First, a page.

So – Pope Francis, in a rather long interview with America Magazine, happened to mention a few hot-button issues like homosexuality, abortion, contraception and the like. Naturally, those few moments are all the mainstream media cares about. You know, for people who generally like to accuse the Church of having a monomaniacal obsession with pelvic issues, things like this often make me wonder if there isn’t just a wee bit of self-projection going on here. Just a bit.
The truth of the matter is that you’re fairly unlikely to hear a homily preaching against the evils of contraception, etc. Most of the time what you get is preaching on spiritual development, kindness, and whatnot. If anything, your average Catholic Joe in the pew is more in need of some tough love than a pat on the back (especially if his last name begins with B and ends with iden).
People who genuinely want to repent are welcome. The Church is inclusive of the entire human race; she’s just not inclusive of every idea the human race has to offer. Regardless of where you come from, if you’re interested in living a Catholic life, you’re gonna have the Church’s full support.
Why does the Church say that, for instance, having gay sex is incompatible with living a Catholic life? It’s a valid question to ask – indeed it would be better if more people were willing to actually understand their opponent rather than just writing them off as moronic bigots. Is it a tough thing to ask of people who are attracted to their own sex? Well, yeah. But God forbid that Jesus actually meant it when he said, “take up your cross and follow me”. We’re all called, in our own way, to make heroic sacrifices. And it’s usually the case that the big ones are not the ones that we get to choose ourselves. That is often very frightening, since we are relinquishing some control over our lives. But that sort of thing is required for making our friendships work, for making marriages work, and certainly for making our relationship with God work.
If you don’t want to have anything to do with that stuff, then, well, I have to wonder just what you expect from the Church. Trying to bake your cake and eat it too in this situation usually winds up looking a tad bit silly, as this ludicrous video illustrates:
But back to Pope Francis.
I appreciate that a lot of people are cynical about the Hierarchy, and that to some extent the clergy share the blame for that. The sex abuse scandal, and the cavalier attitude those in high places have taken towards it – not to mention the careerism and other sorts of corruption going on – has deeply wounded the moral authority that the clergy used to hold. While a lot of the hostility is unfair (and If I have to hear one more time the idea that celibacy makes men into sexual predators…), it is something that needs to be dealt with if people are going to take the Church on her own terms again. So I appreciate that Pope Francis is actually trying to get people to like the clergy again. I don’t mean to say that his approach is necessarily the best way; he does have a tendency to phrase his thoughts in a manner that is just begging for sensationalist misinterpretations, but he has his finger on the problem.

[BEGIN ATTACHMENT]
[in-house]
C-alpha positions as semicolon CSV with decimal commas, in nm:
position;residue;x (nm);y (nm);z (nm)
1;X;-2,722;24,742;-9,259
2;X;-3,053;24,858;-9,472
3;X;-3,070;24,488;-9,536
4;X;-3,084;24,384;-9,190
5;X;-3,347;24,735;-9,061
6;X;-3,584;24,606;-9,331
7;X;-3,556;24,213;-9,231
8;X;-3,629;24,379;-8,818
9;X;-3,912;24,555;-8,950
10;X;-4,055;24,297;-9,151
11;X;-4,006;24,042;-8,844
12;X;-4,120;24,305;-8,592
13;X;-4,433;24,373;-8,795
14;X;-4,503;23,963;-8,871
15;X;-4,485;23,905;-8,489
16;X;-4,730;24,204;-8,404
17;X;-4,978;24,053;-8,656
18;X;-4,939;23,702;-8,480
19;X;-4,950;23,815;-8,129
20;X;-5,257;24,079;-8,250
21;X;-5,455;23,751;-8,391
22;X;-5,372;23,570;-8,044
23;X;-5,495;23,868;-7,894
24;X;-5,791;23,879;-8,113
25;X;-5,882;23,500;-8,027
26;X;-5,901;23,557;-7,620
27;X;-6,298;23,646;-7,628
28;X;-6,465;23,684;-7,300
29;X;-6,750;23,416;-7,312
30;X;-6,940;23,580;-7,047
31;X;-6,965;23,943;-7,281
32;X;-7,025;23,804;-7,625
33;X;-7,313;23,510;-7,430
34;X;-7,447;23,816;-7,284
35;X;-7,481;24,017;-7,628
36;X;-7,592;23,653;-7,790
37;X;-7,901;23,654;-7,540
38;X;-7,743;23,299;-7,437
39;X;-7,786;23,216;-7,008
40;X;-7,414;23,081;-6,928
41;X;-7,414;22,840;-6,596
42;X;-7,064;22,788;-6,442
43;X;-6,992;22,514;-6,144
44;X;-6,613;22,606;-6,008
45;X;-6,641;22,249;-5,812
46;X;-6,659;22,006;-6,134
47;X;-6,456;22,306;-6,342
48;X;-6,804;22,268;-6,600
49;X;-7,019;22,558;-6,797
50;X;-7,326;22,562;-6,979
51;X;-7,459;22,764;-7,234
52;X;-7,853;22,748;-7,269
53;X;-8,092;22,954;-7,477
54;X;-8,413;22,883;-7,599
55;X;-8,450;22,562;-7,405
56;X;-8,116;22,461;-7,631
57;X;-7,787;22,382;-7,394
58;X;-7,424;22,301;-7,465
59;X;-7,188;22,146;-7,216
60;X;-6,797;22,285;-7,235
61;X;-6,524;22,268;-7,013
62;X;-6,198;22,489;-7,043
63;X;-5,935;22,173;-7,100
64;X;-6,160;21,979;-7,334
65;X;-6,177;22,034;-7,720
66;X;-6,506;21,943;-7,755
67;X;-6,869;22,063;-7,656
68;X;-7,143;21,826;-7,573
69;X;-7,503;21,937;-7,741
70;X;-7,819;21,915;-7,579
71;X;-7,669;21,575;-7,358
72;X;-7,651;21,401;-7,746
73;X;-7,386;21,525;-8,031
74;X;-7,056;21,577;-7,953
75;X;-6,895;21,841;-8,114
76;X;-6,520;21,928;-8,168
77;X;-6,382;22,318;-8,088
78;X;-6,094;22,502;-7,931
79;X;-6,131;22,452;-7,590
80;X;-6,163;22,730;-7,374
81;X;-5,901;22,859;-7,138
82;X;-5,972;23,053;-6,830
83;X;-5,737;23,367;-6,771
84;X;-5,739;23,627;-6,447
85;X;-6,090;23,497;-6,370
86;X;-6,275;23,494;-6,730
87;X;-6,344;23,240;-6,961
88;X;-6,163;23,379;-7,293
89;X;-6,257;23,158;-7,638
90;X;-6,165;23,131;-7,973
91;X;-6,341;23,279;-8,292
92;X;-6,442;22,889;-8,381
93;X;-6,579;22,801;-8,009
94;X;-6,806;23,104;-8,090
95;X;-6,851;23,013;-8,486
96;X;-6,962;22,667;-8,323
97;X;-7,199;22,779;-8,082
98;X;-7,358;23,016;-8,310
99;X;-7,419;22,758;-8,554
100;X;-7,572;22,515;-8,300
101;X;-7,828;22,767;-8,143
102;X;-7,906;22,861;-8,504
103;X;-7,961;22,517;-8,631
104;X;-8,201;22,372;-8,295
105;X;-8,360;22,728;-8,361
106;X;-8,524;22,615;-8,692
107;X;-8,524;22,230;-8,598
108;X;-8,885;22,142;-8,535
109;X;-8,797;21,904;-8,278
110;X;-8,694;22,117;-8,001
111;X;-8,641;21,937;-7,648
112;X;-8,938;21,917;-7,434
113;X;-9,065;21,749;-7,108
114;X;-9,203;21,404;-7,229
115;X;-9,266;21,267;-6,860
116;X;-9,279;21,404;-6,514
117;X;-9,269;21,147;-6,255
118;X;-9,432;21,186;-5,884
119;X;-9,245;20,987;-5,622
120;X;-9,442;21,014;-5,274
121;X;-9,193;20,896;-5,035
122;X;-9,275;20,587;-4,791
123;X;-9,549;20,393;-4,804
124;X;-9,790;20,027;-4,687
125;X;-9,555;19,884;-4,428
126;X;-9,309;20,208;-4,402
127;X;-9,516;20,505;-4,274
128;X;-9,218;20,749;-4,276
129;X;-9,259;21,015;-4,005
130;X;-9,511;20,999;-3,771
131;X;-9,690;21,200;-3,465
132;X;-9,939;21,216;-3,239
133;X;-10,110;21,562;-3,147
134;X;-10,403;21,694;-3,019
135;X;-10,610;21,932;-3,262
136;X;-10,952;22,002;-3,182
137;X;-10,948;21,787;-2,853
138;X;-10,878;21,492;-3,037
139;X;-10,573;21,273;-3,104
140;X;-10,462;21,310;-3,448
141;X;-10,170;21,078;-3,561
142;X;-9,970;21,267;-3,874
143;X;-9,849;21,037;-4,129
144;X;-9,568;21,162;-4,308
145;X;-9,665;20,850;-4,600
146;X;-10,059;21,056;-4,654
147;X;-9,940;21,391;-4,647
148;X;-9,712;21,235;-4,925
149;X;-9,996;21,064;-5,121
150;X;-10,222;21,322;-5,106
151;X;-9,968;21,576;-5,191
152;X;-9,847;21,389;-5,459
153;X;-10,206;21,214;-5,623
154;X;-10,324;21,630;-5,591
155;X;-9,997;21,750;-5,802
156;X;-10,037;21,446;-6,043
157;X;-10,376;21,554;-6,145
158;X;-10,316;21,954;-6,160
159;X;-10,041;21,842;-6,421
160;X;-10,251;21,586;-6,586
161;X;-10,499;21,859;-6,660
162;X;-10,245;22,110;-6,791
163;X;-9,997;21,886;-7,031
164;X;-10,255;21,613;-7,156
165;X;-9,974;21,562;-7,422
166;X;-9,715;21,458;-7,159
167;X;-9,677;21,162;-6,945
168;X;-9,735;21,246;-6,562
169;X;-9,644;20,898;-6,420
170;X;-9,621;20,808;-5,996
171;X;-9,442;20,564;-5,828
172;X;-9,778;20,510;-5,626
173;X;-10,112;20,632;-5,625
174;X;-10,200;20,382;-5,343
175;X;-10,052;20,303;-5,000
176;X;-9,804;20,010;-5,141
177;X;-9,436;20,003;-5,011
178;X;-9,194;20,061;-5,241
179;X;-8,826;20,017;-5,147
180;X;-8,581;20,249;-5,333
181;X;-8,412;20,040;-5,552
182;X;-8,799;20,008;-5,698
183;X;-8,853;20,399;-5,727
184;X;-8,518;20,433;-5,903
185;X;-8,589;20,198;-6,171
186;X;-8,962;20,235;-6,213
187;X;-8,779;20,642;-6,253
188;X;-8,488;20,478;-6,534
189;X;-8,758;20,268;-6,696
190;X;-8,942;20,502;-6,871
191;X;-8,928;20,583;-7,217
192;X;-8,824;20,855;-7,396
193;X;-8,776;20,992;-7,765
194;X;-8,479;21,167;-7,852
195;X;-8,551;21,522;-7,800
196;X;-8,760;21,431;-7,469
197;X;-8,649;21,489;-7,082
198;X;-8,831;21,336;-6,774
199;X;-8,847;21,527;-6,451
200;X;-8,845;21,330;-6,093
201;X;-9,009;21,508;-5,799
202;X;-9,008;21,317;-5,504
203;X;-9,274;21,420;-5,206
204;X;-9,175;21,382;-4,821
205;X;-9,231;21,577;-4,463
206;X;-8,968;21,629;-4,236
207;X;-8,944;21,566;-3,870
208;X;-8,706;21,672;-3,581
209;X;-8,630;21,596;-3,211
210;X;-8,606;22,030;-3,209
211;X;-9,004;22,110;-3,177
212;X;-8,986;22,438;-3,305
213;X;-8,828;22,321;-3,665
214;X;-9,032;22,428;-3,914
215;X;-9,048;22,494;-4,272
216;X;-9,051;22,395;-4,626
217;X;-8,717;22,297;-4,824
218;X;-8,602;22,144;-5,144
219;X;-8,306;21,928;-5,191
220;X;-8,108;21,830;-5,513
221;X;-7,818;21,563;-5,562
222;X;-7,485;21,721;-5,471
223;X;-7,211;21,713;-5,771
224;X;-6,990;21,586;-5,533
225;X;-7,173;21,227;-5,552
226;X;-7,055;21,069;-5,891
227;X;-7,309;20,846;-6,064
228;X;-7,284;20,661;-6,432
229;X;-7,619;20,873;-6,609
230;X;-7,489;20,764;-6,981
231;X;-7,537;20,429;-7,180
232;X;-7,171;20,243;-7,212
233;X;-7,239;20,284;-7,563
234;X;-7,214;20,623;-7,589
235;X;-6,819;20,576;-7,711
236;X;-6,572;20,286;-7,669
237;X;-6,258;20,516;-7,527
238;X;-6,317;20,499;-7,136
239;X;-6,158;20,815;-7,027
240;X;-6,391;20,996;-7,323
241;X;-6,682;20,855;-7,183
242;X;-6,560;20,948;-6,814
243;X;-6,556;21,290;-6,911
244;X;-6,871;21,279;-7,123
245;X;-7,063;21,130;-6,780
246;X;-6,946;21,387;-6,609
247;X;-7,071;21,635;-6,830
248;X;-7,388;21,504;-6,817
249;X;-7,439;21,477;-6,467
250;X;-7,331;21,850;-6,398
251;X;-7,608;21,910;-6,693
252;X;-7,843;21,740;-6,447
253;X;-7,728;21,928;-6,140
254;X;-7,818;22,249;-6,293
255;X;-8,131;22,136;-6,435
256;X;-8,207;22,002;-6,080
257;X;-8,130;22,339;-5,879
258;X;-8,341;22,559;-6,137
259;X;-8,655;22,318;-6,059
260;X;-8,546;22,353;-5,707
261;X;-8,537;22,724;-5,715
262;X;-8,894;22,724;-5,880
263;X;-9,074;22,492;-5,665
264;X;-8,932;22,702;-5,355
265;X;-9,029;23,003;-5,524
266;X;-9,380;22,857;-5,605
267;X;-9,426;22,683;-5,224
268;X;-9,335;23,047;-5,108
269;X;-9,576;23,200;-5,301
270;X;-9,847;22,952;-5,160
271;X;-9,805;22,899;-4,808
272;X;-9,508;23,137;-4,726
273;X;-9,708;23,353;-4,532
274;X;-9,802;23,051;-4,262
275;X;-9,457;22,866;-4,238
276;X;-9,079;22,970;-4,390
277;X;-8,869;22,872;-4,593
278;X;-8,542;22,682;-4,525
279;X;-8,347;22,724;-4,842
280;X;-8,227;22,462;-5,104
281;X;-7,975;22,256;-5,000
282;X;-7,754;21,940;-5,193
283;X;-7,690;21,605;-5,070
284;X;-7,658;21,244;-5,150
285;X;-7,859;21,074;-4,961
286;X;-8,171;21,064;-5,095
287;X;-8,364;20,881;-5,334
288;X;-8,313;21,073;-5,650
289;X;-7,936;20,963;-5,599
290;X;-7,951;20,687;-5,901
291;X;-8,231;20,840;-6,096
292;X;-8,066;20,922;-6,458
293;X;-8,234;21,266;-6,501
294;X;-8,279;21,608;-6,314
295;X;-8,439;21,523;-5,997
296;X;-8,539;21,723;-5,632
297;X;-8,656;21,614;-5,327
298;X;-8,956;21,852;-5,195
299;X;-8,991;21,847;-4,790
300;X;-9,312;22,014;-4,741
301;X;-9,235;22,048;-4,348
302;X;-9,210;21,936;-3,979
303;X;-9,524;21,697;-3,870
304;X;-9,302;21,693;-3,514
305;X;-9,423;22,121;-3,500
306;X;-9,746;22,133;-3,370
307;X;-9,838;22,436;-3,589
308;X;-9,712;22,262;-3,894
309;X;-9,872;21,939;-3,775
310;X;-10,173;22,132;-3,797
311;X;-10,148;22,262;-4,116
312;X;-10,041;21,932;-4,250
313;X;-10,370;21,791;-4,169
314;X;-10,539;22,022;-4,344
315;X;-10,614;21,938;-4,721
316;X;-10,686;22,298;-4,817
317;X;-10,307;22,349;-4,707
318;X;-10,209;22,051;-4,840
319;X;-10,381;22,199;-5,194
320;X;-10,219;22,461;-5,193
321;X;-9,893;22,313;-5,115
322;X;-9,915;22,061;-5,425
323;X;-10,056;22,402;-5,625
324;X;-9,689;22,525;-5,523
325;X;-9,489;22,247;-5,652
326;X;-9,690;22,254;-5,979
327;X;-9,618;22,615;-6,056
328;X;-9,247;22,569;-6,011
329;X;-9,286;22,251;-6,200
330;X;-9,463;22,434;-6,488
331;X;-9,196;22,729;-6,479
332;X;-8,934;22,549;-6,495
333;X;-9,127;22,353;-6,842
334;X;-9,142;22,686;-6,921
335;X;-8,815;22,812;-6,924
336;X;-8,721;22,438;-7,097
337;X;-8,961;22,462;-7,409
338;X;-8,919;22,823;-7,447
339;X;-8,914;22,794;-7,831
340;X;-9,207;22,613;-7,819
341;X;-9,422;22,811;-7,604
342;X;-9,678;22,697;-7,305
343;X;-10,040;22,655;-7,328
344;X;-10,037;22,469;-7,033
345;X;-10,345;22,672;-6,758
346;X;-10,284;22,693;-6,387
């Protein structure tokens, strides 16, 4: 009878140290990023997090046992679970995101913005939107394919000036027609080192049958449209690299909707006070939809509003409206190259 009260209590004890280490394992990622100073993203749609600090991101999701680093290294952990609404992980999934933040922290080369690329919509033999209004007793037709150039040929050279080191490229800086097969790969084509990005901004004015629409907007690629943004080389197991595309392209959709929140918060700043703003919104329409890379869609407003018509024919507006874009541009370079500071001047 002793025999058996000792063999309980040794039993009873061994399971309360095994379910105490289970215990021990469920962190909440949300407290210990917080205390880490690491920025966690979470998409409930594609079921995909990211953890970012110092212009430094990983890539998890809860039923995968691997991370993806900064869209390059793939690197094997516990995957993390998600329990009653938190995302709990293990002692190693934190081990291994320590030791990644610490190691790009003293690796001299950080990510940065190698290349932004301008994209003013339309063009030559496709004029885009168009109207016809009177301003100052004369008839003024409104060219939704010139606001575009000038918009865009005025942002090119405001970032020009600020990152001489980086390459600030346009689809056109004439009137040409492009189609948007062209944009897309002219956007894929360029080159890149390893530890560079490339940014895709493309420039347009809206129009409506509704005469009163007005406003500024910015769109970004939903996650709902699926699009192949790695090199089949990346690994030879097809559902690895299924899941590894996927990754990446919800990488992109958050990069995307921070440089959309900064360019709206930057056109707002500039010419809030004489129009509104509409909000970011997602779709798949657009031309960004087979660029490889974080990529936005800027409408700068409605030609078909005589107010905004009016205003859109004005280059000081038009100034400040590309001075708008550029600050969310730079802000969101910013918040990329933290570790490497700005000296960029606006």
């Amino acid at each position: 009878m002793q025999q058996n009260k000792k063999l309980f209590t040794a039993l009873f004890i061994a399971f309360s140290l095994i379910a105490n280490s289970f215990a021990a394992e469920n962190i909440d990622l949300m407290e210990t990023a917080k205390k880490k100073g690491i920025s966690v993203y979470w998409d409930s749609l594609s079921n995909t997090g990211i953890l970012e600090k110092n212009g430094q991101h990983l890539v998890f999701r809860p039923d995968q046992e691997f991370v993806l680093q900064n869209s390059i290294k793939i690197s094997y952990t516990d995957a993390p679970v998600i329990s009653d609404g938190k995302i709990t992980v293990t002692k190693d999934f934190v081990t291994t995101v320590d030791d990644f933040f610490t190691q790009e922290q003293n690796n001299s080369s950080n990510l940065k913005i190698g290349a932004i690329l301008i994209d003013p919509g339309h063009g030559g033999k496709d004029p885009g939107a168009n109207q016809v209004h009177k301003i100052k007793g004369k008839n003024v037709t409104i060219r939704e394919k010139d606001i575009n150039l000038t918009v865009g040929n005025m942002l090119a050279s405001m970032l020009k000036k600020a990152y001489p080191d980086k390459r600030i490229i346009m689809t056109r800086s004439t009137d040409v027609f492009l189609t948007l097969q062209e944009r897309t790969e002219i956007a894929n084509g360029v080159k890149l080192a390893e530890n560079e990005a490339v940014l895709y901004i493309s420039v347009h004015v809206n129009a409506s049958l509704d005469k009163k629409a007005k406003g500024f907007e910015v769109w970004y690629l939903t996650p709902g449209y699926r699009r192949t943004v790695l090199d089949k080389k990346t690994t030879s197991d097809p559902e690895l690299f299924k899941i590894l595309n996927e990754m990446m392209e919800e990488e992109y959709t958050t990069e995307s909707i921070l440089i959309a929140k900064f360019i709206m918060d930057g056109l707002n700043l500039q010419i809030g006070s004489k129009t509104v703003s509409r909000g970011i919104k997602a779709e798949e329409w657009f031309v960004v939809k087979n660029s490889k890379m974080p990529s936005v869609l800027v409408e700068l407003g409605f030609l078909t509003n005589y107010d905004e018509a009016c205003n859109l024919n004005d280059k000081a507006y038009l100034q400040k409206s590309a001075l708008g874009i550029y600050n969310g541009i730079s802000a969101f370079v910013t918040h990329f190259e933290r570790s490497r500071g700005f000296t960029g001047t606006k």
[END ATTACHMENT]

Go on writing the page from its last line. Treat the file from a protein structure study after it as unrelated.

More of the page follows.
I suspect that a lot of the good will he has built up will be lost as people gradually realize that he isn’t the Episcopalian priest they think he is – expect the New York Times to run a “Thanks For Nothing, Frank!” article a hear hence. But I hope that there might be a few more people willing to listen at the end of the day. On that note it is also worth quoting some words he made earlier today (via Rorate Caeli):
Each one of us is invited to recognize in the fragile human being the face of the Lord, who, in his human flesh, experienced the indifference and loneliness to which we often condemn the poorest, either in the developing nations, or in the developed societies. Each child who is unborn, but is unjustly condemned to be aborted, bears the face of Jesus Christ, bears the face of the Lord, who, even before he was born, and then as soon as he was born, experienced the rejection of the world. And also each old person and – I spoke of the child, let us also speak of the elderly, another point! And each old person, even if infirm or at the end of his days, bears the face of Christ. They cannot be discarded, as the “culture of waste” proposes! They cannot be discarded!